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Covering the villages of Wilsden and Harecroft




25th October – On the Italian Front, German and Austrian forces began the 12th Battle of the Isonzo. For the first time on this front, the Germans took the initiative, beginning the attack with a four-hour artillery bombardment, including using gas, against which the Italians had no defence. Some Italian regiments, devastated by the gas, fell back as much as fourteen miles. One German platoon captured two mountain peaks in two days of fighting, and took over nine-thousand Italians prisoner, for a loss of just six men killed. The platoon was led by Lieutenant Rommel – the same Rommel who would command the German Panzers in the Western Desert during World War 2, earning the nickname ‘the Desert Fox’.

27th October – Sir Samuel Hoare, a British Military liaison officer in Milan, was so distressed by the defeatist, anti-war and pro-German sentiment in Italy that he sought out an influential Italian journalist, who, with financial backing from British Military Intelligence, continued his outspoken articles against the Italian pacifists. The journalist would be another key player in the Second World War – Benito Mussolini, later Fascist dictator of Italy. Mussolini’s only comment when an intermediary brought him the British money was – “Leave it to me”.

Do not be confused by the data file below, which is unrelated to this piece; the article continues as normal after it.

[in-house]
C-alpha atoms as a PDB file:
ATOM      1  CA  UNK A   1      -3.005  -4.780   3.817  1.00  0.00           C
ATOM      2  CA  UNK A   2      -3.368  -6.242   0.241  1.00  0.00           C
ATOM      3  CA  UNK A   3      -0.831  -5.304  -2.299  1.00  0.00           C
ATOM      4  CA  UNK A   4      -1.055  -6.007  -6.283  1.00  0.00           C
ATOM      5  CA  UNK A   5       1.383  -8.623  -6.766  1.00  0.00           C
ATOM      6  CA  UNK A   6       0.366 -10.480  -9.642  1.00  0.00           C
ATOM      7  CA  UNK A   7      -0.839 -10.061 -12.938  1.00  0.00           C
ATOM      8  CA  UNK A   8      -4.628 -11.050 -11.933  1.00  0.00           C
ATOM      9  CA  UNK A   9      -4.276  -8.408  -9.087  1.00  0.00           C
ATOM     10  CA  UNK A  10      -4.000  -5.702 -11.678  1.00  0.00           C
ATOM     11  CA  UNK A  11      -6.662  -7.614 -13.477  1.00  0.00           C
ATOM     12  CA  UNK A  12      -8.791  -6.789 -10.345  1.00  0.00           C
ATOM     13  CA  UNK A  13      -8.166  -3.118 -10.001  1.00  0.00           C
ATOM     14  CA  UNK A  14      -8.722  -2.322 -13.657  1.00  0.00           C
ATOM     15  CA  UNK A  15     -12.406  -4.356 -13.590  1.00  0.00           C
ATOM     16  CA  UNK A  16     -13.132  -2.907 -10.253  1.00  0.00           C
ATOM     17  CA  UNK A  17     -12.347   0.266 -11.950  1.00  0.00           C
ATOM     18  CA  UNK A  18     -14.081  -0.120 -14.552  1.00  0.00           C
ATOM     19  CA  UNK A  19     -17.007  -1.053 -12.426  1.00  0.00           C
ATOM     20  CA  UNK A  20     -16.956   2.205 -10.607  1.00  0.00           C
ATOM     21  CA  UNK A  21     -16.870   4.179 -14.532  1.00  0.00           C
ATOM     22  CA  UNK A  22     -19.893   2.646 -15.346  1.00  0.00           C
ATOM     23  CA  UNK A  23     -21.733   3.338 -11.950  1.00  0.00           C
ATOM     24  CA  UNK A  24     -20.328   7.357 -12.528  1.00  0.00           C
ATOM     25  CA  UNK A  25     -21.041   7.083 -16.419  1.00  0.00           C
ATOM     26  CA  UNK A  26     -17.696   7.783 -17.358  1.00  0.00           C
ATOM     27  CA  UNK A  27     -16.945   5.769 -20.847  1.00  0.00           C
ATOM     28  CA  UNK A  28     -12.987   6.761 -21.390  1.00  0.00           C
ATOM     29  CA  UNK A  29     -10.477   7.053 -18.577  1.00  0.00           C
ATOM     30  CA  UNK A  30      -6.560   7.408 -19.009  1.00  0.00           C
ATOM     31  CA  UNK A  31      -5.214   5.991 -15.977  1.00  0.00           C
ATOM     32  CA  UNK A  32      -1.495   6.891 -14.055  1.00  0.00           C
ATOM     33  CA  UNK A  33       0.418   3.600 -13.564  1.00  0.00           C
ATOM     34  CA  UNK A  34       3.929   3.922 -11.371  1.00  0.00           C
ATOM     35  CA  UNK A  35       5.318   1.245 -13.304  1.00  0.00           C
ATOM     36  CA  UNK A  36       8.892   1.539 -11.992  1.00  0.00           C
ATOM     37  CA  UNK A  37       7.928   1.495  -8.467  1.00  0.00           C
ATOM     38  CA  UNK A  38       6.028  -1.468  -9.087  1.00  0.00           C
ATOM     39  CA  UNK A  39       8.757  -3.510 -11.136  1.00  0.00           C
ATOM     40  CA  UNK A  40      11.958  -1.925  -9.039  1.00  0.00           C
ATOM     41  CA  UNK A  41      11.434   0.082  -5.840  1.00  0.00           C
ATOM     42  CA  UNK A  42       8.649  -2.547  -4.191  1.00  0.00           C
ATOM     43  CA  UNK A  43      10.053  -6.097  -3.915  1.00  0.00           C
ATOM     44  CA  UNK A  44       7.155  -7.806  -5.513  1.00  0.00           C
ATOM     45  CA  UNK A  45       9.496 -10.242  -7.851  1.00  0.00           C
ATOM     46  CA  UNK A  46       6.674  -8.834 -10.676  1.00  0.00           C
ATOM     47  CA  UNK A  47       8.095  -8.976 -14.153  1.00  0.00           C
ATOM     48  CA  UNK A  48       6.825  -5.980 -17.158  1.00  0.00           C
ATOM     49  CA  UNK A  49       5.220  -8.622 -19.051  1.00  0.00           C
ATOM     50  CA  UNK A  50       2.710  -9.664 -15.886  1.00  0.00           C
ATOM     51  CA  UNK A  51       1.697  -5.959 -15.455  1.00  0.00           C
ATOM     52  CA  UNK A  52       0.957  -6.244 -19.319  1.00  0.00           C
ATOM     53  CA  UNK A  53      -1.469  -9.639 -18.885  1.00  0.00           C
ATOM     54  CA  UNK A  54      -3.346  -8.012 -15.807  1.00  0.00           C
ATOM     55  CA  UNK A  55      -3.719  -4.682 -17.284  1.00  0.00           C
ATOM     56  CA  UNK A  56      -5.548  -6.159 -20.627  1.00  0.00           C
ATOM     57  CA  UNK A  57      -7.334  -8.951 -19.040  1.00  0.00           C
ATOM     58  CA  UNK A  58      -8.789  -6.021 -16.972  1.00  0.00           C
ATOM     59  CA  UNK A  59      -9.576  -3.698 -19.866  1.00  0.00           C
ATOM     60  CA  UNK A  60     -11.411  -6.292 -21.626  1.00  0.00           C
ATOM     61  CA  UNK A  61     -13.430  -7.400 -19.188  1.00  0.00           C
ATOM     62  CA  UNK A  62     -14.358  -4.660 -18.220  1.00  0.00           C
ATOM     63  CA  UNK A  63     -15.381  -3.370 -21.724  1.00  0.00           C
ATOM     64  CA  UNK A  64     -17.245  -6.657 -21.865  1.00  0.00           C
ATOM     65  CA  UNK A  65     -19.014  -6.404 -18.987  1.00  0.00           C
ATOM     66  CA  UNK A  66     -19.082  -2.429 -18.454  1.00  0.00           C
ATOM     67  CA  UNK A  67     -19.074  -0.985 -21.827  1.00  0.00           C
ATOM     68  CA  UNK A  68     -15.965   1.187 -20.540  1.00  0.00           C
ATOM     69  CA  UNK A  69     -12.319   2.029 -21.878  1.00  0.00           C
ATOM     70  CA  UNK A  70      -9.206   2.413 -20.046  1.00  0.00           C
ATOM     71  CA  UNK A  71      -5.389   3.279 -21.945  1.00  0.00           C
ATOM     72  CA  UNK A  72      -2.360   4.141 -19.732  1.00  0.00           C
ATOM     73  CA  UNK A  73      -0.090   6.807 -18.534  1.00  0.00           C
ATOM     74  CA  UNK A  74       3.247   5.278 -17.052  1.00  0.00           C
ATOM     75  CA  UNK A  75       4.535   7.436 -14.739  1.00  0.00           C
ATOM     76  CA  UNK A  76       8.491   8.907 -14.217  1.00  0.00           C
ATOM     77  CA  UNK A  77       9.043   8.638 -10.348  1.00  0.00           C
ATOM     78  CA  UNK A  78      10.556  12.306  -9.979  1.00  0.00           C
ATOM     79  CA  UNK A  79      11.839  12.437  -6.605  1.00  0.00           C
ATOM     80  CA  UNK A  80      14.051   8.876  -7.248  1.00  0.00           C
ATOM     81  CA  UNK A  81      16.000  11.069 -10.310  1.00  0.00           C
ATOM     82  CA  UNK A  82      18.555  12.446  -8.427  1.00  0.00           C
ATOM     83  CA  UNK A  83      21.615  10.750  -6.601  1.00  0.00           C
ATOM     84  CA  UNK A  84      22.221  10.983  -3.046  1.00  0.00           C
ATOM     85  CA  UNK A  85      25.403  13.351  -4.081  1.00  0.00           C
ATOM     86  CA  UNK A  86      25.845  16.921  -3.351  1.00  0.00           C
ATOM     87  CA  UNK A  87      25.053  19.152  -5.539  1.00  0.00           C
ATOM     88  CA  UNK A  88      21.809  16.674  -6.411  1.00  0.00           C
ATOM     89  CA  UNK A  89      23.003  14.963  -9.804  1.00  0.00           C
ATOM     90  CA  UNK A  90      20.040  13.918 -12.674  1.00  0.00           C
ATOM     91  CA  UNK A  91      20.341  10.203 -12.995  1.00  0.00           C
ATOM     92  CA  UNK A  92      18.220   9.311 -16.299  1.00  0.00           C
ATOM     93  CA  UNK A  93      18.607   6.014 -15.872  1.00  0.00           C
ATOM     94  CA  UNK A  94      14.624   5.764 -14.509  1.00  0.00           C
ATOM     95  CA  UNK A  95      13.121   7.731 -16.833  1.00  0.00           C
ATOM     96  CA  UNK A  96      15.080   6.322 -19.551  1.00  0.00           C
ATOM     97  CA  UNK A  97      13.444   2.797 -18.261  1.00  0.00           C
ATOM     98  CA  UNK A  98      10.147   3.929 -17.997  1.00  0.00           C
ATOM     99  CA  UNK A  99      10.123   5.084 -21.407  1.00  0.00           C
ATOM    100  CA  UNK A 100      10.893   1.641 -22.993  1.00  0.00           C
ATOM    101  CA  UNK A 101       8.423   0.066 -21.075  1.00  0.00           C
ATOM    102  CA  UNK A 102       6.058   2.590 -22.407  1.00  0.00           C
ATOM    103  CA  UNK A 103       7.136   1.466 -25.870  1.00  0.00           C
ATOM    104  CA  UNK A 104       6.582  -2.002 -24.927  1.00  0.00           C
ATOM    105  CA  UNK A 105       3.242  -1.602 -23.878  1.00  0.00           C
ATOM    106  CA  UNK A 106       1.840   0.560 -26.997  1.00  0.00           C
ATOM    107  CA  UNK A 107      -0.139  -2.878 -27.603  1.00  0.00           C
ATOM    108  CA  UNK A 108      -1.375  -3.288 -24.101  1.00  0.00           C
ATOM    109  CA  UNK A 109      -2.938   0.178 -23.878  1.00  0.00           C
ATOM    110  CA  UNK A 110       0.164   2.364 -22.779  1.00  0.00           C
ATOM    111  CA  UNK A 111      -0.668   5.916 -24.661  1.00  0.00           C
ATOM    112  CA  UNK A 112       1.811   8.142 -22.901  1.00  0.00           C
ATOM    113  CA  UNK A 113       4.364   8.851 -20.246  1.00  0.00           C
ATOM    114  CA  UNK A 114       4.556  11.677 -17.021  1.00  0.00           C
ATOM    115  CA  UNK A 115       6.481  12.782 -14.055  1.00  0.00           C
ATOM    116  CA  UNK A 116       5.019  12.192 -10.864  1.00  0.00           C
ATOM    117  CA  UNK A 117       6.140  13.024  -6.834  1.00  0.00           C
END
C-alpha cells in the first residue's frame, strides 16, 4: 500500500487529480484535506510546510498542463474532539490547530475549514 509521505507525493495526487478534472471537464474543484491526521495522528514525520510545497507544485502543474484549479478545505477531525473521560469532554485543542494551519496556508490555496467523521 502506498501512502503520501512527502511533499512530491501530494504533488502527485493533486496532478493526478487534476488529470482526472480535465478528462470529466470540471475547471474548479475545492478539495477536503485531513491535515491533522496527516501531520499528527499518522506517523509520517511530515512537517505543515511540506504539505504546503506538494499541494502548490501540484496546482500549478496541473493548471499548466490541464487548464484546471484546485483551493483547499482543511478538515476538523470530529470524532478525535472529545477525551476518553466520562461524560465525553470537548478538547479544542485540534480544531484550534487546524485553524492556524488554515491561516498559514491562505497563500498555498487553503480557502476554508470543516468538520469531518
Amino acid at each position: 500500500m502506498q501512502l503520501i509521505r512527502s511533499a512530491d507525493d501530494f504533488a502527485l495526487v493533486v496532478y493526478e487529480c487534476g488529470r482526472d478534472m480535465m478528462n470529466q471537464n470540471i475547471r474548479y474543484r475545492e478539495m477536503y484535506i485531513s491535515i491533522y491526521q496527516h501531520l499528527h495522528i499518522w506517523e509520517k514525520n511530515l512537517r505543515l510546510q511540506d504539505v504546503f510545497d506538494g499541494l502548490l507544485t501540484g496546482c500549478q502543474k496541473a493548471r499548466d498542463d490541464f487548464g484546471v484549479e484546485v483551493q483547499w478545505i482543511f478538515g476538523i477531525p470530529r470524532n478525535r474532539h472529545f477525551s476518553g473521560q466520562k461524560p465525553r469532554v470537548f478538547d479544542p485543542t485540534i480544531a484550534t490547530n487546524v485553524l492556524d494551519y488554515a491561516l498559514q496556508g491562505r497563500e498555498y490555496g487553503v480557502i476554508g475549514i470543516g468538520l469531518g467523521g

Keighley News Archive (accessed via Bradford Libraries website)

Gilbert, M. First World War


19th October – German plans for a huge zeppelin bombing raid on the industrial manufacturing areas of Northern England go badly wrong, due to gale force, 60mph winds. One zeppelin dropped its bombs on London, four were blown completely off course and ended up over German-occupied France, one was shot down by French anti-aircraft fire at 19,000 feet, one crash landed, one fell intact into French hands, and one disappeared without trace over the Mediterranean.